VACATION STUDENTSHIP IN BIOINFORMATICS
Applications are invited for a vacation studentship working on a project using a BioModelAnalyzer (BMA), which is a novel tool for the creation of abstract computer models of regulatory networks. The models created are discrete high-level description of the behaviour of a network, where every component is associated with a state (such as high-medium-low-off) and components change their state over time according to interaction rules between components. BMA enables the user to elaborate such models in a user-friendly way without requiring the user to explicitly write code. It also supports some analysis options for the models that are automatically created from dragging and dropping objects onto a canvas.
In this project the student will connect the BMA with existing work on network motifs and known network elements common in cell biology. The goal is to create BMA models of known network motifs representing a mechanistic understanding of biology as building blocks corresponding to specific behaviours.
The student will work under the supervision of Dr Ben Hall at the MRC Cancer Unit to elaborate these building blocks. It will be performed in collaboration with Dr Jasmin Fisher (Microsoft Research Cambridge and Department of Biochemistry, University of Cambridge), Dr Claus Bendtsen (Astra Zeneca Cambridge), and Dr Nir Piterman (Department of Computer Science, University of Leicester).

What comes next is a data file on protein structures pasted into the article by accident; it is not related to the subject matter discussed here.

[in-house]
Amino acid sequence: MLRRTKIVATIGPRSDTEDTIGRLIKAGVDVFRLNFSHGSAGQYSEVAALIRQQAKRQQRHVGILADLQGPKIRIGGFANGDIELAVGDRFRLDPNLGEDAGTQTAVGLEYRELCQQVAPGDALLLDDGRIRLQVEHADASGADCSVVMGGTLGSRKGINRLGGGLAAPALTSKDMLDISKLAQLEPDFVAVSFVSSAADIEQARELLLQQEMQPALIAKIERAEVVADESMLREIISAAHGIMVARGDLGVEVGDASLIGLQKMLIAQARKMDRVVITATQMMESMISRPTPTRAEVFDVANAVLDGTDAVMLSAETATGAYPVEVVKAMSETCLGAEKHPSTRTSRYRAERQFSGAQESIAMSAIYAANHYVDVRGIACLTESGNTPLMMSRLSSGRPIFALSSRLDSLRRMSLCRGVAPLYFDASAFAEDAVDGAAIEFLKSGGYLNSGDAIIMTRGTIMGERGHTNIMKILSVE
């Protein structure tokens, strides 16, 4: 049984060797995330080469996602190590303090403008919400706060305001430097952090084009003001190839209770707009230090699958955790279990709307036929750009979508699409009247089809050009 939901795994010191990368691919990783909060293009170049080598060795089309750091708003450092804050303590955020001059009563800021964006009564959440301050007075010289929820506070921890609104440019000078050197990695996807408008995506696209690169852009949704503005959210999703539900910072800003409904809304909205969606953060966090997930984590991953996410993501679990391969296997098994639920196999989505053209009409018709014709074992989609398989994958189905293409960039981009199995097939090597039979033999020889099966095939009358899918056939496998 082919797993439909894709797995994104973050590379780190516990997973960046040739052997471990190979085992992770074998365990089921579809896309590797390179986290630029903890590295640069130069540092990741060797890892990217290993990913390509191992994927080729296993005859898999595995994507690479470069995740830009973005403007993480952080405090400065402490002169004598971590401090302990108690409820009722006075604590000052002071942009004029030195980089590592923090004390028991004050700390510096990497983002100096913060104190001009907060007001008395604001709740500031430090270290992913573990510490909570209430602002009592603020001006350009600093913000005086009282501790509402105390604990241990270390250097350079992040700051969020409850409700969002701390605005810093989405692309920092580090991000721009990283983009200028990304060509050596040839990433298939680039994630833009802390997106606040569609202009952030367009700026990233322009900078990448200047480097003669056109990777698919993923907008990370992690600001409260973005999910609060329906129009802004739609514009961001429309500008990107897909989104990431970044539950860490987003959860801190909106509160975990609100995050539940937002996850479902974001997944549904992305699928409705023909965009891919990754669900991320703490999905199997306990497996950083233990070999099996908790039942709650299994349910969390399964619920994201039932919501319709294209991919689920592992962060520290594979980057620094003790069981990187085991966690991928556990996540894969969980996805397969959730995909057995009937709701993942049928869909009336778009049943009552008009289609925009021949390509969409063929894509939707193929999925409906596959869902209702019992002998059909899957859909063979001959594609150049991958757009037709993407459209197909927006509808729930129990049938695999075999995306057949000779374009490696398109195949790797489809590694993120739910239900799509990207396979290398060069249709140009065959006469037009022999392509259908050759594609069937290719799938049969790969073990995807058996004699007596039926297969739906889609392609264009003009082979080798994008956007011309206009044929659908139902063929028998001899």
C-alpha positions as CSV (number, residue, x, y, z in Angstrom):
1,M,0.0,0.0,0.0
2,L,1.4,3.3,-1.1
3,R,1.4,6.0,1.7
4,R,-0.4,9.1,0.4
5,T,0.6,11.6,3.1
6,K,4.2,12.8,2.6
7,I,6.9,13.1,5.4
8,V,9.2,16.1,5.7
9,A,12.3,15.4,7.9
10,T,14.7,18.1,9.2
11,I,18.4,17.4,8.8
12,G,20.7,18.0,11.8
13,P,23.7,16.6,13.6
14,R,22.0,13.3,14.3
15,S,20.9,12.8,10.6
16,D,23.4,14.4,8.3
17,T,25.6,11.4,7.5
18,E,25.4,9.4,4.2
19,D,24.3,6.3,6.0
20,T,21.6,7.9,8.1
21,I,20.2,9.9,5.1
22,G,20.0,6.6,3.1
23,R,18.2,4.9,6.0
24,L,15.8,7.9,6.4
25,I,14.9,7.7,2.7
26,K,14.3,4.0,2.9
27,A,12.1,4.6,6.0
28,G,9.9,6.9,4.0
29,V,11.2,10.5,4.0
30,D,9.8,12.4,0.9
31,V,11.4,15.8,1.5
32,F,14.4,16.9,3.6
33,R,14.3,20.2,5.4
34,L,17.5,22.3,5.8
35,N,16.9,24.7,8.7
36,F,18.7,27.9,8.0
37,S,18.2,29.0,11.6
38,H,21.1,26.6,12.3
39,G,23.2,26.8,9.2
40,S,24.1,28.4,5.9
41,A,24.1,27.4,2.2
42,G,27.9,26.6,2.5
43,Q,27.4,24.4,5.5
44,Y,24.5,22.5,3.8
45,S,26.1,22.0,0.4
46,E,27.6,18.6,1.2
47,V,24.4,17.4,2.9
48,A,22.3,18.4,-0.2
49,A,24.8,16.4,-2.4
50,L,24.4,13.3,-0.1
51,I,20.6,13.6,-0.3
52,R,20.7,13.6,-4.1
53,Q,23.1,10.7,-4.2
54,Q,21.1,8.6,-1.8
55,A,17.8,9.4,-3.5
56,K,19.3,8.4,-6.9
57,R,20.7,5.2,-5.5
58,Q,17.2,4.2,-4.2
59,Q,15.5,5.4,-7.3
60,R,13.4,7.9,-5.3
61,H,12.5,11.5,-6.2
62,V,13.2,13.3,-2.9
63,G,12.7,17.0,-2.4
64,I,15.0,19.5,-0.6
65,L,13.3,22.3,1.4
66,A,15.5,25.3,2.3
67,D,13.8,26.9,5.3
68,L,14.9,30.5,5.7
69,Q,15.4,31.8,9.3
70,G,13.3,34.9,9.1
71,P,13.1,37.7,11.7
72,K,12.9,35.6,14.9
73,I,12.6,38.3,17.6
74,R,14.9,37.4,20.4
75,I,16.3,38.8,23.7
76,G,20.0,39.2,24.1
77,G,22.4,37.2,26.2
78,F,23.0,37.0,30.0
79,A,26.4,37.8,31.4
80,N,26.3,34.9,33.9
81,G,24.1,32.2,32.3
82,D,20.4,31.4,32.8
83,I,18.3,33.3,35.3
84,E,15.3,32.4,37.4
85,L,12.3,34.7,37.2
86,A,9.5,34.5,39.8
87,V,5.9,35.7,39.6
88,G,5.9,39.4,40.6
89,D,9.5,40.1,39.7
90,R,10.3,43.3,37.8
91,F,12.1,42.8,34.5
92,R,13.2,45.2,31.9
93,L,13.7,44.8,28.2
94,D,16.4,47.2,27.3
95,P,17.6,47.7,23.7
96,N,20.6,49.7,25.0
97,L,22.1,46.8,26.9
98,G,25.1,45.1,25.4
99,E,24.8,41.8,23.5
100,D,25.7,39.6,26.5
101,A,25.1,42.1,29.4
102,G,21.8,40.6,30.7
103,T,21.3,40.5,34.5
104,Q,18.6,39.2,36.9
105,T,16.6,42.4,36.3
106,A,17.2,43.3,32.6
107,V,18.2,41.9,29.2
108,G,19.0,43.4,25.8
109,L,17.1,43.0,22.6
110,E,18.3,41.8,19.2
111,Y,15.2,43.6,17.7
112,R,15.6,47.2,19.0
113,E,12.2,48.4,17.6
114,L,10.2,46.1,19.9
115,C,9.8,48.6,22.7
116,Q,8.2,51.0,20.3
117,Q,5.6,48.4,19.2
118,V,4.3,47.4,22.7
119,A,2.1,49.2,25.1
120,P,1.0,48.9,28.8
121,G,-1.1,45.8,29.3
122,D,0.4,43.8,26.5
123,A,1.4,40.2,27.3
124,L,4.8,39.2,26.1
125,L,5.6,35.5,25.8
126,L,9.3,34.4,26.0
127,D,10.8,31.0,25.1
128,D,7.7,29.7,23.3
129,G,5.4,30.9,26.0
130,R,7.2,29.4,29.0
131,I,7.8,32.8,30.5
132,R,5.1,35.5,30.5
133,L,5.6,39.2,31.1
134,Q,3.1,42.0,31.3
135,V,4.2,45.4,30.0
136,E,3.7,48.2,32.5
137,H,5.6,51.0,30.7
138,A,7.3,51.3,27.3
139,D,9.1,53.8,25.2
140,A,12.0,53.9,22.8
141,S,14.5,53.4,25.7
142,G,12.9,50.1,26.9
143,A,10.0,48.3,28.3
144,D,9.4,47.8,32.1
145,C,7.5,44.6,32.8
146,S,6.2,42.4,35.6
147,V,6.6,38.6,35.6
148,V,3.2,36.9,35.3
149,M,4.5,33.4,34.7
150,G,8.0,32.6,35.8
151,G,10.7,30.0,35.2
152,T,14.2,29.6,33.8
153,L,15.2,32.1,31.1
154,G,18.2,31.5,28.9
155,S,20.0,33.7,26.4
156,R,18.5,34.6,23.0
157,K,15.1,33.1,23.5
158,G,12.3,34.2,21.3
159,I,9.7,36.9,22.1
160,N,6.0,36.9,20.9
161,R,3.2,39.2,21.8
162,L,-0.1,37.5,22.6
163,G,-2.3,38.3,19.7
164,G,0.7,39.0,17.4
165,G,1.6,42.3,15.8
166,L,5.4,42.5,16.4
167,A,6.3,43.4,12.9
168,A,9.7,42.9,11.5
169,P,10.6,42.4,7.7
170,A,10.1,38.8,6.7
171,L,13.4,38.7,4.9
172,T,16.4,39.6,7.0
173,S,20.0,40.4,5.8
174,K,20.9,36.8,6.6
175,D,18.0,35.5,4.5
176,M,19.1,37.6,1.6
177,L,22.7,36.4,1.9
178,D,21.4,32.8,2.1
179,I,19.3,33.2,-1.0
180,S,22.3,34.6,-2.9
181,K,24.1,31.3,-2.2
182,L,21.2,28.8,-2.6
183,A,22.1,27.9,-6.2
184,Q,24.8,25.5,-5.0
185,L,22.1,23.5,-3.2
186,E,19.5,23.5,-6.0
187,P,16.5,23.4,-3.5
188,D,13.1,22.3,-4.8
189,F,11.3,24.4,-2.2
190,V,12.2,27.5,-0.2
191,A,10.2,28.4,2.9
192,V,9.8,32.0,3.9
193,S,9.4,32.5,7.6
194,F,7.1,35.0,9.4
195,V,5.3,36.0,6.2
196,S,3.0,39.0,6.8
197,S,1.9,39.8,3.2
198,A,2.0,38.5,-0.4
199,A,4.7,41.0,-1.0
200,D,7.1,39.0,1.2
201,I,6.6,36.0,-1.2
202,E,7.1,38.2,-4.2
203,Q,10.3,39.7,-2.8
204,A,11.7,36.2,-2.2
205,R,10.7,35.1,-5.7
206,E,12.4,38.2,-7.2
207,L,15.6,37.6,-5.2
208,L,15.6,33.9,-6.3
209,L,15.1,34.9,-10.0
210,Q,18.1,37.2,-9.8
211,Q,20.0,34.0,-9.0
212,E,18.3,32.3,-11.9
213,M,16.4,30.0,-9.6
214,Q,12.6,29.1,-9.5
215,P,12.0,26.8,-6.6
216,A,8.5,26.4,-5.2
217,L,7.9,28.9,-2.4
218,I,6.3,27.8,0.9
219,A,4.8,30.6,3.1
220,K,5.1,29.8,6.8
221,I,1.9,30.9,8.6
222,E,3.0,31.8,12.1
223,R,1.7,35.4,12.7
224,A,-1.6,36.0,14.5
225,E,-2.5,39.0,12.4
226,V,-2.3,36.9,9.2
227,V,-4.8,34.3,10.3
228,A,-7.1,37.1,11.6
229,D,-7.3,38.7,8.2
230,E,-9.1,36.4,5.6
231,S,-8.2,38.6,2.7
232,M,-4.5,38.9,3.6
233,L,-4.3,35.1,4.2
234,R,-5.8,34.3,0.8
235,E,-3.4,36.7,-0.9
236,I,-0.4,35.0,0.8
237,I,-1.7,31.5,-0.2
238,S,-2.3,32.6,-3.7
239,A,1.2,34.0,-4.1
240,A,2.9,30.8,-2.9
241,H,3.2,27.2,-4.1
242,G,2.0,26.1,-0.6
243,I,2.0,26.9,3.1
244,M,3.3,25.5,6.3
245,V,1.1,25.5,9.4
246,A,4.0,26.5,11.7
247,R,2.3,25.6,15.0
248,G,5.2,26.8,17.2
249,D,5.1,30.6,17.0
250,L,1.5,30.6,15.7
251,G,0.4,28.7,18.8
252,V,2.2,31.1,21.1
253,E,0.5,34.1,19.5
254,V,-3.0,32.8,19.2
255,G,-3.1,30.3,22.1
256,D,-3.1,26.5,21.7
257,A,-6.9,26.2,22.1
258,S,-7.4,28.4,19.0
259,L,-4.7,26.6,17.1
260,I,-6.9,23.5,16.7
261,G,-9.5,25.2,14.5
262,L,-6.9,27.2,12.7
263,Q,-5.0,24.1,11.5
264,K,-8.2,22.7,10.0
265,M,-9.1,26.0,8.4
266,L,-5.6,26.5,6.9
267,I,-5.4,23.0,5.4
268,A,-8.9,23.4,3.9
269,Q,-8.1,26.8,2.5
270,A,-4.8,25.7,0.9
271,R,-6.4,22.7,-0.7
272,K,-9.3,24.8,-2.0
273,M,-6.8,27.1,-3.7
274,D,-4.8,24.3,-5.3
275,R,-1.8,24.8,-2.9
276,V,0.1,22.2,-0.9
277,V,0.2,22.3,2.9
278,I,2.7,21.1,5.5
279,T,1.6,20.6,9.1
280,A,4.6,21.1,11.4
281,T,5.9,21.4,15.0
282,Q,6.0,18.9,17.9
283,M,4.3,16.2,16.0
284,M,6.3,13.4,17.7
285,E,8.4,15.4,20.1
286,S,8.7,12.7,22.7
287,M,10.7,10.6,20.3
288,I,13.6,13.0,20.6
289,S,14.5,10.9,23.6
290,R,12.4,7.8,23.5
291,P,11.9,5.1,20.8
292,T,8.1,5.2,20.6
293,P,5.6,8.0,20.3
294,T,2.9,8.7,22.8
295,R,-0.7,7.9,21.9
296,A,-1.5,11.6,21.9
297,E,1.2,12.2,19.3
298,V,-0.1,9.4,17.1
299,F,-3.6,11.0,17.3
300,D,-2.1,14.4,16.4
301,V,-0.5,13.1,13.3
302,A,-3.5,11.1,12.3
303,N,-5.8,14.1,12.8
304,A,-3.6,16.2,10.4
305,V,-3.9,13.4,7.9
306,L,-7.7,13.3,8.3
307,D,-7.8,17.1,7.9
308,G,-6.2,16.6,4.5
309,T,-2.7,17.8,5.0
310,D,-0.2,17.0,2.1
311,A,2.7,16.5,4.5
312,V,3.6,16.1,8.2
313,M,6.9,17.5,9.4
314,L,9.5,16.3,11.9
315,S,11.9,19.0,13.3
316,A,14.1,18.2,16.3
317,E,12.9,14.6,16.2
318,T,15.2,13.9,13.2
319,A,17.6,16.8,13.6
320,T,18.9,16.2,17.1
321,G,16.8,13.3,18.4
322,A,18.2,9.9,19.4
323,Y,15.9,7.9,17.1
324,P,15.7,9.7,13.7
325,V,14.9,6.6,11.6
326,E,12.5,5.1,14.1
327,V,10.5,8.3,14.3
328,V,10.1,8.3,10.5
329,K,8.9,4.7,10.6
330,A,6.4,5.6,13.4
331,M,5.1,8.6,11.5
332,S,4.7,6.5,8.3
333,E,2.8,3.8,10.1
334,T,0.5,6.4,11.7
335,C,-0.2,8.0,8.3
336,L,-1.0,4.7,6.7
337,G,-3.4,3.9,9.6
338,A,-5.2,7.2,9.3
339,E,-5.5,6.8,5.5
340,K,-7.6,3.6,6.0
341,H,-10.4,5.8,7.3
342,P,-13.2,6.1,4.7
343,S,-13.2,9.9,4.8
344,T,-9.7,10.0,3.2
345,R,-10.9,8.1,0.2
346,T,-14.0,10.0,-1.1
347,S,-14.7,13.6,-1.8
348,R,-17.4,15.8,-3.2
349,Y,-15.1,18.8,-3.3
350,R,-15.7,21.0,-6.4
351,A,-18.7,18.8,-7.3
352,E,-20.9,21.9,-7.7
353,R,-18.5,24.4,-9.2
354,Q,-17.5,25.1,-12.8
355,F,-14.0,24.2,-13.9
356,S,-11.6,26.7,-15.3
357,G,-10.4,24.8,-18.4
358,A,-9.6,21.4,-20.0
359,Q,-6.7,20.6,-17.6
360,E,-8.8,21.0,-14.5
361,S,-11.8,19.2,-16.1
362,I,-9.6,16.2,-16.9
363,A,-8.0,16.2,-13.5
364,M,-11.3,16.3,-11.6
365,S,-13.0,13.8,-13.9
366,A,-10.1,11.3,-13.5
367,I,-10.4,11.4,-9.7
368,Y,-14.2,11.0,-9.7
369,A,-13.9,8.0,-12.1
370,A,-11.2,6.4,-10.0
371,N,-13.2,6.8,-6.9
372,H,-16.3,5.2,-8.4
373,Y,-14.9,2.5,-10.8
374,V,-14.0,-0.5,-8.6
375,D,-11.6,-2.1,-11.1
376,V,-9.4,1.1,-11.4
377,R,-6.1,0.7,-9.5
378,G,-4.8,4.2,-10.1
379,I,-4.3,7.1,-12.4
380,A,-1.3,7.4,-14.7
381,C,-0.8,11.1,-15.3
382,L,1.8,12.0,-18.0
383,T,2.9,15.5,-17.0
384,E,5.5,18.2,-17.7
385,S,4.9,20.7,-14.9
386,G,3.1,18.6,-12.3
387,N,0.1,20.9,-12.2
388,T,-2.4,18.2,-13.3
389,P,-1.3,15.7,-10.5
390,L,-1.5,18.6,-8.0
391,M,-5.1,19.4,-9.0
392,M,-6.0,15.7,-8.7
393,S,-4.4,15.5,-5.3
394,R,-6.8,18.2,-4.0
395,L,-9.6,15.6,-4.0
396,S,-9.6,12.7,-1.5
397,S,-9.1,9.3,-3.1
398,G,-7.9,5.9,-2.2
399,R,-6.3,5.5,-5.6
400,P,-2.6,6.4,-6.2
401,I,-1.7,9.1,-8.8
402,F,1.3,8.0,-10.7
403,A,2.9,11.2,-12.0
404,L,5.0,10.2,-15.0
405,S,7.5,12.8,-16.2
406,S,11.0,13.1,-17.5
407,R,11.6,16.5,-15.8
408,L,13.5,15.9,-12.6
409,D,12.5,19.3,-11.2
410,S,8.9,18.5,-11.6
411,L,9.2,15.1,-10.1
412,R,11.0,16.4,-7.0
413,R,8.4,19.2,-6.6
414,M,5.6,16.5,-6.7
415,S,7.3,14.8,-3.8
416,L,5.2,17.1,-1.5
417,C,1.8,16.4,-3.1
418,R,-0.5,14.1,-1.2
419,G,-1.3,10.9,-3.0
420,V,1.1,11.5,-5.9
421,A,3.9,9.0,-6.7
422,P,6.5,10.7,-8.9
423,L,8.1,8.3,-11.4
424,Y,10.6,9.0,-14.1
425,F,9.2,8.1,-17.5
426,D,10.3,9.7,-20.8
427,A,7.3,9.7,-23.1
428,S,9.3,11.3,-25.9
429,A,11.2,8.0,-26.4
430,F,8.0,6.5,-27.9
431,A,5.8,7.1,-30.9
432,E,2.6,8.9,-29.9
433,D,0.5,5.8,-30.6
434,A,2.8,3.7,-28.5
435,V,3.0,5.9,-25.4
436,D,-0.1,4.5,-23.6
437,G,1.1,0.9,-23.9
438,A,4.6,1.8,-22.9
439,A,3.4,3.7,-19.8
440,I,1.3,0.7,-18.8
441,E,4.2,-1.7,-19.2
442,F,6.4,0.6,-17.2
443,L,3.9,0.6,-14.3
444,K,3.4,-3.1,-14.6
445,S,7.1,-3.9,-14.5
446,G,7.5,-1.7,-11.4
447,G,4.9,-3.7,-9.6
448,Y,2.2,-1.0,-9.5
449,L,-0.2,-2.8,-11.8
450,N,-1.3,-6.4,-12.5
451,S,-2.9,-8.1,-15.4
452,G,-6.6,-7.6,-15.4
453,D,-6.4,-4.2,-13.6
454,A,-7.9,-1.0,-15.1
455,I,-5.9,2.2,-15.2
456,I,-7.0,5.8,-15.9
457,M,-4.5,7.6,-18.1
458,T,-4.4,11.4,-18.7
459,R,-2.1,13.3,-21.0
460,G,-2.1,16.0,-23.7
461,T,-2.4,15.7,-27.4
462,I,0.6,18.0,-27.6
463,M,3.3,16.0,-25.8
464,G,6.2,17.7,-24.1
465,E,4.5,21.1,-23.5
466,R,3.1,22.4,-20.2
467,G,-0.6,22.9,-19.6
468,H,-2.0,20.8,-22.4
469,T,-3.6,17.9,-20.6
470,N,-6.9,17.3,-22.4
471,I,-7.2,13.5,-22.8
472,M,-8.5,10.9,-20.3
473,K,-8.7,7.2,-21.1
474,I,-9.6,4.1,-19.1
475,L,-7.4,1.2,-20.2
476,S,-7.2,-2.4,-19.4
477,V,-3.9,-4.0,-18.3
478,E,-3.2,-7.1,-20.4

The papers listed below introduce models of elements such as bi-stability switches and negative feedback amplifiers. These building blocks are traditionally described by ODE models.
Tyson et al. (2003), Sniffers, buzzers, toggles and blinkers: dynamics of regulatory and signalling pathways in the cell http://www.ncbi.nlm.nih.gov/pubmed/12648679
Markevich et al. (2004), Signalling switches and bi-stability arising from multisite phosphorylation in protein kinase cascades http://www.ncbi.nlm.nih.gov/pubmed/14744999
Kholodenko et al. (2010), The Mammalian MAPK/ERK Pathway Exhibits Properties of a Negative Feedback Amplifier http://stke.sciencemag.org/content/3/153/ra90.abstract
Ahmed et al. (2014), Data‐driven modelling reconciles kinetics of ERK phosphorylation, localization, and activity states http://msb.embopress.org/content/10/1/718.long
The vacation studentship is available for between 8-12 weeks and funded by the Royal Society. Students will receive a maintenance grant (stipend) of £180 per week.
Applications should include a covering letter and a full CV.
Please email your application to: firstname.lastname@example.org by 3 June 2016.